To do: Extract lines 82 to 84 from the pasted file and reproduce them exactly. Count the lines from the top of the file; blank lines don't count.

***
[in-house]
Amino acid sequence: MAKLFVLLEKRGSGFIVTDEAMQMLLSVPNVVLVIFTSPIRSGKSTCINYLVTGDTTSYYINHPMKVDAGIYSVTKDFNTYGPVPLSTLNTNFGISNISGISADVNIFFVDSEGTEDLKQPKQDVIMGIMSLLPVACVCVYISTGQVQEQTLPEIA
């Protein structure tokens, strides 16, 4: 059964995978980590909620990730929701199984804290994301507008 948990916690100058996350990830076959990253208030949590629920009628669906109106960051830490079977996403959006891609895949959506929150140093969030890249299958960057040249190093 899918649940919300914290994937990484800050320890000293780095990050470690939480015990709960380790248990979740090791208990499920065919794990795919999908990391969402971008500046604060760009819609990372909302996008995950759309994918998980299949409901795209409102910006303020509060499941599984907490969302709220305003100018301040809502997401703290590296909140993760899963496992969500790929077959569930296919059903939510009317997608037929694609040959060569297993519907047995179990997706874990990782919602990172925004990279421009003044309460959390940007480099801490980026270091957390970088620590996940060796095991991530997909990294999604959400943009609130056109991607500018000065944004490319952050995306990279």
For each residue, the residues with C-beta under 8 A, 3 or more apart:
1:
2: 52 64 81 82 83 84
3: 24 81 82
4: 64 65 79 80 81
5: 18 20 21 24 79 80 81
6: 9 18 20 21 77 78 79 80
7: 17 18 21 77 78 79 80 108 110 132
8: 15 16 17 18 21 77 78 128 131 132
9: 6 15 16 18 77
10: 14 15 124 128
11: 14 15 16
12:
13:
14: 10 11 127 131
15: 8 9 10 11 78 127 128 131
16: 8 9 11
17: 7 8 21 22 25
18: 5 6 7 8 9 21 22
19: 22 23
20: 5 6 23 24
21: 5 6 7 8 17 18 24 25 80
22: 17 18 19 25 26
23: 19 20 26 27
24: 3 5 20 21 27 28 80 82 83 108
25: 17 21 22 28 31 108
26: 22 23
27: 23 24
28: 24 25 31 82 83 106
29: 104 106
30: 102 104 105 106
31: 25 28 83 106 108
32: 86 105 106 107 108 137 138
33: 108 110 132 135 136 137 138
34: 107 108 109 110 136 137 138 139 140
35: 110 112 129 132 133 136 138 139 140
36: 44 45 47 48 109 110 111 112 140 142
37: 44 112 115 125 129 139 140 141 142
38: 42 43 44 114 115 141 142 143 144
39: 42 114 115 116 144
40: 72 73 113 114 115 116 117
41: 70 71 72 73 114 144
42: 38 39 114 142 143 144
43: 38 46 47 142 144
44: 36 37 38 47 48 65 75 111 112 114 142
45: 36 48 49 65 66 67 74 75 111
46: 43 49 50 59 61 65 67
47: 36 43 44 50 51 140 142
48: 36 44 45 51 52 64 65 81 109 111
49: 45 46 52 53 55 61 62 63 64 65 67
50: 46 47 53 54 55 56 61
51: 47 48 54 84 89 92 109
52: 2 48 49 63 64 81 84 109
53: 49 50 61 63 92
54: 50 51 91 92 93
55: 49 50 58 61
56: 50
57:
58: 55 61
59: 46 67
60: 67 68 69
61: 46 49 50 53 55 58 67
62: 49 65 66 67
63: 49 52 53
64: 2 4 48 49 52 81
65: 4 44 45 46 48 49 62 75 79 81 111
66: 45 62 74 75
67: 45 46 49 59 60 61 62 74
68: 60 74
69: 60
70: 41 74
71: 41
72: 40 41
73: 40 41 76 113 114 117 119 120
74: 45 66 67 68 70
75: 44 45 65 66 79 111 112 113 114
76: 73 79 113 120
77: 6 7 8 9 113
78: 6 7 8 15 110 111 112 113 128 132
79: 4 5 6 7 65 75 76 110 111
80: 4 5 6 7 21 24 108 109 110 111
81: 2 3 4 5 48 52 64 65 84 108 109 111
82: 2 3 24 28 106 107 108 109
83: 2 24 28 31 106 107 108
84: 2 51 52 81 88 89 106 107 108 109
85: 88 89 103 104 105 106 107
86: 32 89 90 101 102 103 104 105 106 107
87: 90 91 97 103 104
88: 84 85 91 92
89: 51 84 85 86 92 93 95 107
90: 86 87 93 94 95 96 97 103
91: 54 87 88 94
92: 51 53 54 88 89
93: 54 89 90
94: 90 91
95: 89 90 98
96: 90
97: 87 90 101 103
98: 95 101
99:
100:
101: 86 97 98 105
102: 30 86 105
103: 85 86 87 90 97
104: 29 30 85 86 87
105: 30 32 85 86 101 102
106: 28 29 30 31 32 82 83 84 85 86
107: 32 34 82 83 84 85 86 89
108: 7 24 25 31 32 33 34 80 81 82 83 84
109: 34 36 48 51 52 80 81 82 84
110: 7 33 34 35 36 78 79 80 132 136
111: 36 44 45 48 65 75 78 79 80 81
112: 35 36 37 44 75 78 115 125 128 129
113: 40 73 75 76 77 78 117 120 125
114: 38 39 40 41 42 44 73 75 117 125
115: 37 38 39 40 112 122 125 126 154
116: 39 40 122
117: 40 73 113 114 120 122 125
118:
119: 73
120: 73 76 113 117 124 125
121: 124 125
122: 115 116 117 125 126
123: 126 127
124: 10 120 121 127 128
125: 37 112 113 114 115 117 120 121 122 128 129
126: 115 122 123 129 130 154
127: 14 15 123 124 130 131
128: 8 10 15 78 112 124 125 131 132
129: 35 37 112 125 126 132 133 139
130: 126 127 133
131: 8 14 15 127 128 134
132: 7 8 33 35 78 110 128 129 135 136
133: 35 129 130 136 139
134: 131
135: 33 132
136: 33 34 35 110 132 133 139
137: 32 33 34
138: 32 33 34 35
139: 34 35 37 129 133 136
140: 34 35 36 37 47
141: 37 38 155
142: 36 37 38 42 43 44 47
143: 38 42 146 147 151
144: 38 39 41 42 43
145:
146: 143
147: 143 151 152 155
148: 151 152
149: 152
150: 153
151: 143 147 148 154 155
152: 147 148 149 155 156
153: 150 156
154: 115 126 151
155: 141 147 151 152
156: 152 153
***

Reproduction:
78: 6 7 8 15 110 111 112 113 128 132
79: 4 5 6 7 65 75 76 110 111
80: 4 5 6 7 21 24 108 109 110 111